Finally, please keep contributing to Translate Community! Our translations are still far from perfect, and it helps everyone using Google Translate when you suggest improvements.

Source: Translate


Higher quality neural translations for a bunch more languages

Last November, people from Brazil to Turkey to Japan discovered that Google Translate for their language was suddenly more accurate and easier to understand. That’s because we introduced neural machine translation—using deep neural networks to translate entire sentences, rather than just phrases—for eight languages overall. Over the next couple of weeks, these improvements are coming to Google Translate in many more languages, starting right now with Hindi, Russian and Vietnamese.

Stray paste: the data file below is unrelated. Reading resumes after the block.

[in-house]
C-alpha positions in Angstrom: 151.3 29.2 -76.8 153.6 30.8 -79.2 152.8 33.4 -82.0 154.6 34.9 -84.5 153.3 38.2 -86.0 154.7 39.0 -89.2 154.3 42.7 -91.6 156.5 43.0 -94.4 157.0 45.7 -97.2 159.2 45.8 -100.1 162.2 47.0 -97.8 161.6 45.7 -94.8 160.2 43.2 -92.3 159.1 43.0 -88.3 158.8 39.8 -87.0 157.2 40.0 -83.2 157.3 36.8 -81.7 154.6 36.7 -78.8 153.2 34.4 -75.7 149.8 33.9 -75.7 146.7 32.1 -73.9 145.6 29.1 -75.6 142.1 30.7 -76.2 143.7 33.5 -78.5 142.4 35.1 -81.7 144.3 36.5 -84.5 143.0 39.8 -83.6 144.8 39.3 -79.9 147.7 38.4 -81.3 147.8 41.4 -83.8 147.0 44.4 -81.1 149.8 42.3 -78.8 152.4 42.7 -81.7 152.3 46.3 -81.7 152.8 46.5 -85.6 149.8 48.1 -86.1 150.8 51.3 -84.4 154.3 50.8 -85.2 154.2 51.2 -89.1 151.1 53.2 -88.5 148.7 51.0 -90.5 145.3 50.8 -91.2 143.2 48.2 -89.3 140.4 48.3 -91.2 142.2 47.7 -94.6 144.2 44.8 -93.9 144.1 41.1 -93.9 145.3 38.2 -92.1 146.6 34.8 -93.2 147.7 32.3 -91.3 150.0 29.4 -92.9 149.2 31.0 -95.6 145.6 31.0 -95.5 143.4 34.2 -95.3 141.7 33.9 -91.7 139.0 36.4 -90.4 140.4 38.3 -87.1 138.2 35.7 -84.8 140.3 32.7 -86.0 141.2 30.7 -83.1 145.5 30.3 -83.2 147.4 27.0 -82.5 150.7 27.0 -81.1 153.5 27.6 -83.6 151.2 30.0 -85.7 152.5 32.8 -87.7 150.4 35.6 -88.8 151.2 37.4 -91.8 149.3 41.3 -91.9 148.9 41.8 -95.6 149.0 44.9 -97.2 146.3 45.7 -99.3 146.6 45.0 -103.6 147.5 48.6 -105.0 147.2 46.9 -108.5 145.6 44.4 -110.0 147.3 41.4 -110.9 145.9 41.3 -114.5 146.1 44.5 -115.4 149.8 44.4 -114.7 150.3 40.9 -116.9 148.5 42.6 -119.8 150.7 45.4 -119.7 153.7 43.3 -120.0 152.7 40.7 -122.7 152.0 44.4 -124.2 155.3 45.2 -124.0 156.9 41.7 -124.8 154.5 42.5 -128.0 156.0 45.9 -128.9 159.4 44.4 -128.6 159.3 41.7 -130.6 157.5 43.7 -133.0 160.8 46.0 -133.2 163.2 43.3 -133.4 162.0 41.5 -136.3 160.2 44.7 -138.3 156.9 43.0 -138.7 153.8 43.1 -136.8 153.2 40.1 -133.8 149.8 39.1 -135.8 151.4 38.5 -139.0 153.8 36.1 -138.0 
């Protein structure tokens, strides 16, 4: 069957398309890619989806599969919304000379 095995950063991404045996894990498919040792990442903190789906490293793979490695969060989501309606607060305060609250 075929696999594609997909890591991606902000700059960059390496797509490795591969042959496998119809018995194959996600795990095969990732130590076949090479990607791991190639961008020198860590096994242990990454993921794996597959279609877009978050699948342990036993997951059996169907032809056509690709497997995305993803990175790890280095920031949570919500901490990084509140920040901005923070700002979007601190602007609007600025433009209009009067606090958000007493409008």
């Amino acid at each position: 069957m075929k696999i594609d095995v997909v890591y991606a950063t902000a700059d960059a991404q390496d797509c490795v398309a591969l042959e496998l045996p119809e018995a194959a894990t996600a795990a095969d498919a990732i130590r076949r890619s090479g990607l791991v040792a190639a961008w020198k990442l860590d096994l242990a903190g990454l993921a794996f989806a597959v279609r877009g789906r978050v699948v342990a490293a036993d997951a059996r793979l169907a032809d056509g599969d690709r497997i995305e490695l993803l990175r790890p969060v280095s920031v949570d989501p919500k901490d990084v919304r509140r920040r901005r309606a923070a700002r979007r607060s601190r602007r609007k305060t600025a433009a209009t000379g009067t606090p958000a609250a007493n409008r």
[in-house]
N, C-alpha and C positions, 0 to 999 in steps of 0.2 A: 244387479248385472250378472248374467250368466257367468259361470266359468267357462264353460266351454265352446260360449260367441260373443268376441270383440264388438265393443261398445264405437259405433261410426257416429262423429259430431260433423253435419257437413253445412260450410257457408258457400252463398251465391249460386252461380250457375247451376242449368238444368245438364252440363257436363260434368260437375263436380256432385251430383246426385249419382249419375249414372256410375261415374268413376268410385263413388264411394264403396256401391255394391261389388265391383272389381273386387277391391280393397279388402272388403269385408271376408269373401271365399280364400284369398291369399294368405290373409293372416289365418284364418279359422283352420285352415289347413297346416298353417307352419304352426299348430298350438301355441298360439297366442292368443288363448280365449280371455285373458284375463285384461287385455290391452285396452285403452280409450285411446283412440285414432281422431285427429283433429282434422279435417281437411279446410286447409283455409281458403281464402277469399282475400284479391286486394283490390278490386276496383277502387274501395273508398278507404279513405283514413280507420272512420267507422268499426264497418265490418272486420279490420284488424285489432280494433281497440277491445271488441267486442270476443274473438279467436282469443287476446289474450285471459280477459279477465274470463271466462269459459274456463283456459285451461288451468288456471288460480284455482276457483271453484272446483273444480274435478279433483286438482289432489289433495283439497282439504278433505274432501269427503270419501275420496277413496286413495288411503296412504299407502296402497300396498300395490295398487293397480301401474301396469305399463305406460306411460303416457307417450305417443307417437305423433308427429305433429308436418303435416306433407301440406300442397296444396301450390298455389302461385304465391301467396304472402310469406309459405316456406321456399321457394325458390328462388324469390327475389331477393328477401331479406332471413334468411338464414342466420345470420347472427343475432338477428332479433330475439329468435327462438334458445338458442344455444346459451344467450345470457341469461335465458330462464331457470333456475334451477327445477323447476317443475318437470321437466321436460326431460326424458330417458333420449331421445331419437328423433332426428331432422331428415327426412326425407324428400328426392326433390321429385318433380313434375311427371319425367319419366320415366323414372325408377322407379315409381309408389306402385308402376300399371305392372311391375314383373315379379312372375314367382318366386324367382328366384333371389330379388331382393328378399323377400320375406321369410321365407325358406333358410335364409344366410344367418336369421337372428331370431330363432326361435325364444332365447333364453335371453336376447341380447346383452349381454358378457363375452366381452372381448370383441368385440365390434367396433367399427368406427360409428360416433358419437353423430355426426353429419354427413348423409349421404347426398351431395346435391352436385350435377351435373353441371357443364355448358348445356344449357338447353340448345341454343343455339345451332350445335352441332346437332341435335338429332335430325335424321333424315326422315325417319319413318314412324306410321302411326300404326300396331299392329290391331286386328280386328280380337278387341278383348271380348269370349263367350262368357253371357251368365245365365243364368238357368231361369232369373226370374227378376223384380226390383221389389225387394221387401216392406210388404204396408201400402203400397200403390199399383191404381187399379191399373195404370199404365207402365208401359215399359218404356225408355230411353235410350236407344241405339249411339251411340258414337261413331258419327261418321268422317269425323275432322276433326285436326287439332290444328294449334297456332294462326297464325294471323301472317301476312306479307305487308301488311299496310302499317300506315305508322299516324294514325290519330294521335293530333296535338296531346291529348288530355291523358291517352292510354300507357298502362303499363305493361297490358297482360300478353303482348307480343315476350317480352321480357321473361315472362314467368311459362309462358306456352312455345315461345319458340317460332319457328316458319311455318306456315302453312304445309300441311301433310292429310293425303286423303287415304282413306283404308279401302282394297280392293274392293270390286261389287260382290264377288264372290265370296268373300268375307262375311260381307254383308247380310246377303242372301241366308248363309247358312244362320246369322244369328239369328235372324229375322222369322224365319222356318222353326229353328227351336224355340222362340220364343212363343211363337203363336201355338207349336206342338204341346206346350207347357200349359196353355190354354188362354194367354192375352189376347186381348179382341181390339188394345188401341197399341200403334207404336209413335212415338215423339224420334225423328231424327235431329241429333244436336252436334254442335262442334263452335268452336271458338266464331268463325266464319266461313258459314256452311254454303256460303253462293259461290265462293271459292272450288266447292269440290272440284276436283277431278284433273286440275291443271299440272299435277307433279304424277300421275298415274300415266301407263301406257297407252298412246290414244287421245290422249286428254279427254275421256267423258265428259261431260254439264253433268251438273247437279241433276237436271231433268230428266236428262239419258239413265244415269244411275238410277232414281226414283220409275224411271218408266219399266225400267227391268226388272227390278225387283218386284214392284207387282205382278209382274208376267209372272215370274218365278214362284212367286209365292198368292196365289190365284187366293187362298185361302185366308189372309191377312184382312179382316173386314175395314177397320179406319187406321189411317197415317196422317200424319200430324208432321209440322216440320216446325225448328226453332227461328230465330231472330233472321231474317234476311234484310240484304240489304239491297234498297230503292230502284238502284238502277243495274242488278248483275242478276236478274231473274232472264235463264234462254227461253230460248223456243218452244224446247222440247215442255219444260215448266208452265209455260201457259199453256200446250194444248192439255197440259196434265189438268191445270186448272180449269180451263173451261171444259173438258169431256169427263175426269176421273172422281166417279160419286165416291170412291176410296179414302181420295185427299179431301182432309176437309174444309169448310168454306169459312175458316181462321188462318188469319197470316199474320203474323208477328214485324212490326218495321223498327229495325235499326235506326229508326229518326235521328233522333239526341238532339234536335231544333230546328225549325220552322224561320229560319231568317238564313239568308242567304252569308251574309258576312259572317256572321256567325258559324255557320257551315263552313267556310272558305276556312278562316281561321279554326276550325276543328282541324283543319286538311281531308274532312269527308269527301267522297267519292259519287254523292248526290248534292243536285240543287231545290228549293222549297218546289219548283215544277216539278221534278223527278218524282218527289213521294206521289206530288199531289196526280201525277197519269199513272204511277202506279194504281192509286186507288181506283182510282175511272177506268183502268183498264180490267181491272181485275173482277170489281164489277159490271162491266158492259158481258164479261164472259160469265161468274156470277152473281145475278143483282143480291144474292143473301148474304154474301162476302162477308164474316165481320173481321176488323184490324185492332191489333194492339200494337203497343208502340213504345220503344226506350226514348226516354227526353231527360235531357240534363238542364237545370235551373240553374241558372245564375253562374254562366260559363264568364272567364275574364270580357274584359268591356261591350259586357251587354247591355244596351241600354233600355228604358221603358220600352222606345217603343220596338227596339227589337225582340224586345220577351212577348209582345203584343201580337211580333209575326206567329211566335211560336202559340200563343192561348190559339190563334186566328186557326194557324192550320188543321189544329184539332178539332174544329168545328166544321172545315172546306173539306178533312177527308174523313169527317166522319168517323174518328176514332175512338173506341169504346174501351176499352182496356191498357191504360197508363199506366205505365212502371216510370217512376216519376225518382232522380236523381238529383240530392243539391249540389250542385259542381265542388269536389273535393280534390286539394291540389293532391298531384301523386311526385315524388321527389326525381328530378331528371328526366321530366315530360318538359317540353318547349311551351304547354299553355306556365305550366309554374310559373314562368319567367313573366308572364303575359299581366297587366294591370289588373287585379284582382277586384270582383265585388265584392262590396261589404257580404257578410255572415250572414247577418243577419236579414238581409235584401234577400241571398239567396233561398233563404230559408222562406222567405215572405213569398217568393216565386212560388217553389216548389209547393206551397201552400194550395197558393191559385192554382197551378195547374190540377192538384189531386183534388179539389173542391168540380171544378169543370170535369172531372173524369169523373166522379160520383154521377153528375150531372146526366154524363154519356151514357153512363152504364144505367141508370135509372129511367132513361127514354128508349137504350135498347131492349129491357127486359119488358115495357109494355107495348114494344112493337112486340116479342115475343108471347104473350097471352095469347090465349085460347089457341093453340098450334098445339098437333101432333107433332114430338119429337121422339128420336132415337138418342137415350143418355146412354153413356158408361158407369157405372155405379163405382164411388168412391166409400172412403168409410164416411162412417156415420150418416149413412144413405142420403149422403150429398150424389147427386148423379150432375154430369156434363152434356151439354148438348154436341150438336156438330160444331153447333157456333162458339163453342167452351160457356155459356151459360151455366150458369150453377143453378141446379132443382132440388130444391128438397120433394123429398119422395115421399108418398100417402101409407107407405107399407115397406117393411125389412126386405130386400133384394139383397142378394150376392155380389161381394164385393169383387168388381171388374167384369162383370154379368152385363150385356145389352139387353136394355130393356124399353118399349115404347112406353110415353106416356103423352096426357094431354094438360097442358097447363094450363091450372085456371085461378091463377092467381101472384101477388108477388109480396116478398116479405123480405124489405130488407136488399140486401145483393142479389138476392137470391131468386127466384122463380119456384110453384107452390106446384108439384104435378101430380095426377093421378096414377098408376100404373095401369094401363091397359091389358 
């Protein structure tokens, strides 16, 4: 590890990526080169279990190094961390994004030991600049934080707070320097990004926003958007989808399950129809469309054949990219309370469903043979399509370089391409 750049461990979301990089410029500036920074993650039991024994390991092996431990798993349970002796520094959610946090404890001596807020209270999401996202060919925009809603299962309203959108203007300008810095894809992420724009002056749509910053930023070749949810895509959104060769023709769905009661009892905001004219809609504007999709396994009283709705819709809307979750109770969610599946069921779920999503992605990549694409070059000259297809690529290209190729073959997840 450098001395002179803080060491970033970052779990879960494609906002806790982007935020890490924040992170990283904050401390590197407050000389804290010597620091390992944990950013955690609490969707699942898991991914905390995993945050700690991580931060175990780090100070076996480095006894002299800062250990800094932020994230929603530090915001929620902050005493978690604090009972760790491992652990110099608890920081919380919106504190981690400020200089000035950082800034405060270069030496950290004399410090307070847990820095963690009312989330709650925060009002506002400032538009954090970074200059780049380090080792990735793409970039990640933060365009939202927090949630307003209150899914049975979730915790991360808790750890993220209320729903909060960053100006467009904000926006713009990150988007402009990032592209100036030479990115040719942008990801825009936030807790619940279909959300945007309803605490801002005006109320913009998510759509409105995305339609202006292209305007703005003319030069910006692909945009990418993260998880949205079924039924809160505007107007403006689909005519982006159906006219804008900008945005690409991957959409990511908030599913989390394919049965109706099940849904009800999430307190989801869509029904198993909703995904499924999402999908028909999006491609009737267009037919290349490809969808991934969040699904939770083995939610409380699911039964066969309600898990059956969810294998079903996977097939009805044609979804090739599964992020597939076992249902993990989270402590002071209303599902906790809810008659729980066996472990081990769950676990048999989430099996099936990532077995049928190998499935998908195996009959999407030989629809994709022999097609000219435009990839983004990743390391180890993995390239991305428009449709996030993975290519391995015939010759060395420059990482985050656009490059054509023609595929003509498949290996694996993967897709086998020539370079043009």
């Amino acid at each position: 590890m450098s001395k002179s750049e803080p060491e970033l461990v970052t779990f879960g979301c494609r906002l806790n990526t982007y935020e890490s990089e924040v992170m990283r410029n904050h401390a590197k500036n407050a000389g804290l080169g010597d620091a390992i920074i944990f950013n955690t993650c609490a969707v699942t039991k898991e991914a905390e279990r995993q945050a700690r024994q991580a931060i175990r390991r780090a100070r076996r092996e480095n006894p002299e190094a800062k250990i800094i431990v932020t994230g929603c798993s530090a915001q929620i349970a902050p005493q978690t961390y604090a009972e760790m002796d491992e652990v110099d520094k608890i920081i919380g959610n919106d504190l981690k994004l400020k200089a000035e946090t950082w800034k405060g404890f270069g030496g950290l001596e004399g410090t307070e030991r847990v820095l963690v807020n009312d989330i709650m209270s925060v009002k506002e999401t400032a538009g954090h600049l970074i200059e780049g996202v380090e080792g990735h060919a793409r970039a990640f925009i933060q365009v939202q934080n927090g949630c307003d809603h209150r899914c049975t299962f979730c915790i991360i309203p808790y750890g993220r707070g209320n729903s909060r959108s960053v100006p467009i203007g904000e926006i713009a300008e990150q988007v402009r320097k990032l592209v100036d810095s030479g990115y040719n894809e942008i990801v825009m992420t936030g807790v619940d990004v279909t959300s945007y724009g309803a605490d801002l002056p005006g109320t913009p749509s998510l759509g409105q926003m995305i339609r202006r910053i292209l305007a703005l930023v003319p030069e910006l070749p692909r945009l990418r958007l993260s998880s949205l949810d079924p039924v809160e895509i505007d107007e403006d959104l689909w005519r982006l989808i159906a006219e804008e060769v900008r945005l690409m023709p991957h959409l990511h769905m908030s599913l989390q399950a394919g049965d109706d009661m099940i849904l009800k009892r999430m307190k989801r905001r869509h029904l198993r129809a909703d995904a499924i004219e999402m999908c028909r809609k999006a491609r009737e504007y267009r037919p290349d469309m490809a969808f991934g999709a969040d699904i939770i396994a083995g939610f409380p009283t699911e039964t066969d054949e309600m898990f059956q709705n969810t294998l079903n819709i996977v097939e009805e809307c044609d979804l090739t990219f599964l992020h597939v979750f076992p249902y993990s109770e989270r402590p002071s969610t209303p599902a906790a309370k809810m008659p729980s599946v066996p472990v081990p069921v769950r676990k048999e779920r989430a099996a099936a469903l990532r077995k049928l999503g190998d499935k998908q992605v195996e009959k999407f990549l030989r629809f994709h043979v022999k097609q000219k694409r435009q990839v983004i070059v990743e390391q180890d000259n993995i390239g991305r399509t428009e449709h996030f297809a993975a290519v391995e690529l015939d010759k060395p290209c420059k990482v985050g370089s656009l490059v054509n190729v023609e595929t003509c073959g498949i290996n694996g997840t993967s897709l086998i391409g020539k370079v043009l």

Neural translation is a lot better than our previous technology, because we translate whole sentences at a time, instead of pieces of a sentence. (Of course there’s lots of machine learning magic powering this under the hood, which you can read about on the Research blog.) This makes for translations that are usually more accurate and sound closer to the way people speak the language. Here’s one example to show how much it’s improved:

Hindi_GoogleTranslate_v4_Blog.gif

You’ll get these new translations automatically in most places Google Translate is available: in the iOS and Android apps, at translate.google.com, and through Google Search and the Google app. We’ll be introducing neural machine translation to even more languages over the next few weeks, so keep an eye out for smoother, more fluent translations.

Finally, please keep contributing to Translate Community! Our translations are still far from perfect, and it helps everyone using Google Translate when you suggest improvements.

Source: Translate